Let's discuss the Rio and Tokyo Paralympics

This week’s featured article


The 2016 Paralympic Games wrapped up Sunday with a festive closing ceremony as Rio de Janeiro handed over the Paralympic flag to Tokyo, host of the 2020 Games.

During the ceremony in Maracana Stadium, Tokyo Gov. Yuriko Koike received the Paralympic flag from International Paralympic Committee Chairman Philip Craven and waved it slowly.

Athletes, officials and spectators reveled in Brazilian music and dance performances that wrapped up the 12-day summer sports competition in which 4,333 competitors from 159 countries and territories, as well as a refugee team, took part.

This Paralympics drew a record number of participants even though powerhouse Russia was excluded; the IPC had imposed a blanket ban on athletes from the country over systematic doping cover-ups. More than 200 world records were set, indicating a marked heightening of competitiveness among Paralympians.

Japanese athletes captured 24 medals — 10 silver and 14 bronze, but no gold. Japan’s medal haul increased by eight from the 2012 London Games, but it was the first time that Japan failed to win a gold medal since it first joined the Paralympics at the 1964 Tokyo Games.

The lack of gold poses a significant challenge for Japan four years before it hosts the 2020 Games. Brazil bagged 72 medals this time, including 14 golds. Japan Paralympic Committee Chairman Mitsunori Torihara said measures need to be worked out to ensure better results in 2020.

The 2020 Paralympic Games are scheduled to take place in Tokyo between Aug. 25 and Sept. 6. The Japanese capital will be the first site to host the Paralympics for a second time.

At the closing ceremony in Rio, Tokyo promoted the 2020 Games with a video and a performance by dancers with prosthetic legs, highlighting the possibilities open to people with disabilities.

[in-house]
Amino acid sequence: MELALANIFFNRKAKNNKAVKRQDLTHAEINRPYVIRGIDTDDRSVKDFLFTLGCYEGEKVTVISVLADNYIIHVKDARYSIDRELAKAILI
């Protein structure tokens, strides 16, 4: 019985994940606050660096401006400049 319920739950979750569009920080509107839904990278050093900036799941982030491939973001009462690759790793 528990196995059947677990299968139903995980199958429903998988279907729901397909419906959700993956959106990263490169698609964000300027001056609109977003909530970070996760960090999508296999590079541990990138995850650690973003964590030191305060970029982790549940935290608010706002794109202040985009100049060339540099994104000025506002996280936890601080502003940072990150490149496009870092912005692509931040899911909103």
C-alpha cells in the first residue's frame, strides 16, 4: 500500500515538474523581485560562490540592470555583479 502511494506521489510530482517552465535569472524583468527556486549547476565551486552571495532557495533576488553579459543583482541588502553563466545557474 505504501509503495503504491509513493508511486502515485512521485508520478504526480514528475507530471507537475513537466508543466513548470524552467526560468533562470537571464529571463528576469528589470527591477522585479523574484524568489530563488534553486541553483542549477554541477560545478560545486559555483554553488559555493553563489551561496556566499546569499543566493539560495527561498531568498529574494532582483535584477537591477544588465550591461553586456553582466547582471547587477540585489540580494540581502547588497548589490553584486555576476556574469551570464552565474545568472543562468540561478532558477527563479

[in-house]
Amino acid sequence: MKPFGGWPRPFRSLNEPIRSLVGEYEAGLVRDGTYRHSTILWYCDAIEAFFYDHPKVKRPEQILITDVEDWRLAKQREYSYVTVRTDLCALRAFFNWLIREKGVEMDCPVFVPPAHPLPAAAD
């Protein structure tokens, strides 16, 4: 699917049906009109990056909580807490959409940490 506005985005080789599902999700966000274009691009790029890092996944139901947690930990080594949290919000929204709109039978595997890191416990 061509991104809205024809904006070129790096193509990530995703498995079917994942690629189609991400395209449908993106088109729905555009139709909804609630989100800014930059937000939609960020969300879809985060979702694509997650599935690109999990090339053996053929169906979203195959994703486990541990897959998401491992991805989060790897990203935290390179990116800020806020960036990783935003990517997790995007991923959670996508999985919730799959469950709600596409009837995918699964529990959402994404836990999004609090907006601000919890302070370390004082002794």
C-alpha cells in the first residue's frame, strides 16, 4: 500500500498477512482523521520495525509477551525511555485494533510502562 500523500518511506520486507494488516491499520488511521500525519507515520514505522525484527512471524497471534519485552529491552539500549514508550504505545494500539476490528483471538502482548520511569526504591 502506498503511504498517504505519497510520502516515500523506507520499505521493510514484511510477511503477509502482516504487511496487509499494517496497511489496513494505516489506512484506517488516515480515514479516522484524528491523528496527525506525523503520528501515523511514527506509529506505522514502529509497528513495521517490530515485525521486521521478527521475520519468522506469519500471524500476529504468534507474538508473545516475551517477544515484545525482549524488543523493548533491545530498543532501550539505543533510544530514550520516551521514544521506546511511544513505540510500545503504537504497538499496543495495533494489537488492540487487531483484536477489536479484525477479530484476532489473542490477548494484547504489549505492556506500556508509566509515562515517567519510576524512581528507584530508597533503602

Images of human letters were displayed to express Japan’s gratitude to the rest of the world for assistance with reconstruction after the March 2011 earthquake and tsunami, which devastated parts of the Tohoku area. The video looked back at the 1964 Tokyo Games and communicated changes in social attitudes brought about by the Paralympics.

First published in The Japan Times on Sept. 20.

Warm up

One-minute chat about sports.


Collect words related to Brazil, e.g., rainforest, Carnival, samba.

New words

1) revel: to take great pleasure; e.g., “I revel in the colors and sounds of Carnival.”

2) refugee: a person forced to leave their country to escape war, danger or another problem; e.g. “He visited a refugee camp.”

3) impose: to apply something that must be obeyed; e.g. “They imposed a fine for smoking in the building.”

4) prosthetic: artificial substitute; e.g. “He has a prosthetic arm.”

Guess the headline

P_ _ _ _ _ _ _ _ _ flag passes to Tokyo as R_ _ 2016 Games wrap up


1) How many athletes took part in the Paralympics in Brazil?

2) How many cities have hosted the Paralympics twice?

3) How was Tokyo 2020 promoted during the closing ceremony?

Let’s discuss the article

1) Did you watch the Paralympics? What was your highlight?

2) What did you think of the two Rio 2016 sports festivals?

3) Do you have ideas about how to boost the success of the Tokyo Paralympics?






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